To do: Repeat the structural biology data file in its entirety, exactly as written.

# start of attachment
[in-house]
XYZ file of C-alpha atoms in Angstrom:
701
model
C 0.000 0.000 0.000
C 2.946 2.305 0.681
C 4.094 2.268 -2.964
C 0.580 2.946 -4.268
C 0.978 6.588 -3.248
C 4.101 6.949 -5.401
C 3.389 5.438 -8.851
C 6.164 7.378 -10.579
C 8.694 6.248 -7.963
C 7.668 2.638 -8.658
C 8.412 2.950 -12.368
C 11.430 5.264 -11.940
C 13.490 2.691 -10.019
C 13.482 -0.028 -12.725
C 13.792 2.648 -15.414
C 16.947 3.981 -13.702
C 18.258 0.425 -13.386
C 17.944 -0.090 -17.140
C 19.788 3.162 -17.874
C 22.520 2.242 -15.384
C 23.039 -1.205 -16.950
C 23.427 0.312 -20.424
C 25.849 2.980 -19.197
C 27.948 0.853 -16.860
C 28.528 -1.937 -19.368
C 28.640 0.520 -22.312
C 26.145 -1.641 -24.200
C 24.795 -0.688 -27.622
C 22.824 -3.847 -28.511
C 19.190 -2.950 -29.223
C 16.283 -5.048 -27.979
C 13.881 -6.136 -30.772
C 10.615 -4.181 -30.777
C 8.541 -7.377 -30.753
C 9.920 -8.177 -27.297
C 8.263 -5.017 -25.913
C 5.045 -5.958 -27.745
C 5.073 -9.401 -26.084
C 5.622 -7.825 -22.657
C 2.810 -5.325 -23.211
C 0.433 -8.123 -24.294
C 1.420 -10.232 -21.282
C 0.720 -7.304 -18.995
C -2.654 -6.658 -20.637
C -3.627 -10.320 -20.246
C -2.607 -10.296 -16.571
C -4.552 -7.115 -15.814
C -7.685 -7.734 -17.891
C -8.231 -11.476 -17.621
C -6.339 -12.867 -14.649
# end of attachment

[in-house]
XYZ file of C-alpha atoms in Angstrom:
701
model
C 0.000 0.000 0.000
C 2.946 2.305 0.681
C 4.094 2.268 -2.964
C 0.580 2.946 -4.268
C 0.978 6.588 -3.248
C 4.101 6.949 -5.401
C 3.389 5.438 -8.851
C 6.164 7.378 -10.579
C 8.694 6.248 -7.963
C 7.668 2.638 -8.658
C 8.412 2.950 -12.368
C 11.430 5.264 -11.940
C 13.490 2.691 -10.019
C 13.482 -0.028 -12.725
C 13.792 2.648 -15.414
C 16.947 3.981 -13.702
C 18.258 0.425 -13.386
C 17.944 -0.090 -17.140
C 19.788 3.162 -17.874
C 22.520 2.242 -15.384
C 23.039 -1.205 -16.950
C 23.427 0.312 -20.424
C 25.849 2.980 -19.197
C 27.948 0.853 -16.860
C 28.528 -1.937 -19.368
C 28.640 0.520 -22.312
C 26.145 -1.641 -24.200
C 24.795 -0.688 -27.622
C 22.824 -3.847 -28.511
C 19.190 -2.950 -29.223
C 16.283 -5.048 -27.979
C 13.881 -6.136 -30.772
C 10.615 -4.181 -30.777
C 8.541 -7.377 -30.753
C 9.920 -8.177 -27.297
C 8.263 -5.017 -25.913
C 5.045 -5.958 -27.745
C 5.073 -9.401 -26.084
C 5.622 -7.825 -22.657
C 2.810 -5.325 -23.211
C 0.433 -8.123 -24.294
C 1.420 -10.232 -21.282
C 0.720 -7.304 -18.995
C -2.654 -6.658 -20.637
C -3.627 -10.320 -20.246
C -2.607 -10.296 -16.571
C -4.552 -7.115 -15.814
C -7.685 -7.734 -17.891
C -8.231 -11.476 -17.621
C -6.339 -12.867 -14.649